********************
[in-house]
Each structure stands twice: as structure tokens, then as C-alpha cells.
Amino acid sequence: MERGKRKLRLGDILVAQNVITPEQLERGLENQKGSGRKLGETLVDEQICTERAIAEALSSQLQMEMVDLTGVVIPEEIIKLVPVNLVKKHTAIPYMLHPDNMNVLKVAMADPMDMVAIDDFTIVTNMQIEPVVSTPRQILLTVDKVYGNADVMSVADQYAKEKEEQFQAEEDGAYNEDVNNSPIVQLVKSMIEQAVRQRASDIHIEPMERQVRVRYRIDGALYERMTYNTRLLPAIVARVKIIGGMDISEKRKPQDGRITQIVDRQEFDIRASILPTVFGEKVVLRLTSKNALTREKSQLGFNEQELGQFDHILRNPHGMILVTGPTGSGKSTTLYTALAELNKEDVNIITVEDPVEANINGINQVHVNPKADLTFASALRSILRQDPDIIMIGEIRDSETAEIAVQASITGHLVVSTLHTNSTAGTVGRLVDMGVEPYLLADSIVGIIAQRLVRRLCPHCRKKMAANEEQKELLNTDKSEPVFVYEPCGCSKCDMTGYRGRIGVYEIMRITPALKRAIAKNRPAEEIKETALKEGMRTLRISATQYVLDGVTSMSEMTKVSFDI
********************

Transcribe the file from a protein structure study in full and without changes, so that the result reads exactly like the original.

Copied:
[in-house]
Each structure stands twice: as structure tokens, then as C-alpha cells.
Amino acid sequence: MERGKRKLRLGDILVAQNVITPEQLERGLENQKGSGRKLGETLVDEQICTERAIAEALSSQLQMEMVDLTGVVIPEEIIKLVPVNLVKKHTAIPYMLHPDNMNVLKVAMADPMDMVAIDDFTIVTNMQIEPVVSTPRQILLTVDKVYGNADVMSVADQYAKEKEEQFQAEEDGAYNEDVNNSPIVQLVKSMIEQAVRQRASDIHIEPMERQVRVRYRIDGALYERMTYNTRLLPAIVARVKIIGGMDISEKRKPQDGRITQIVDRQEFDIRASILPTVFGEKVVLRLTSKNALTREKSQLGFNEQELGQFDHILRNPHGMILVTGPTGSGKSTTLYTALAELNKEDVNIITVEDPVEANINGINQVHVNPKADLTFASALRSILRQDPDIIMIGEIRDSETAEIAVQASITGHLVVSTLHTNSTAGTVGRLVDMGVEPYLLADSIVGIIAQRLVRRLCPHCRKKMAANEEQKELLNTDKSEPVFVYEPCGCSKCDMTGYRGRIGVYEIMRITPALKRAIAKNRPAEEIKETALKEGMRTLRISATQYVLDGVTSMSEMTKVSFDI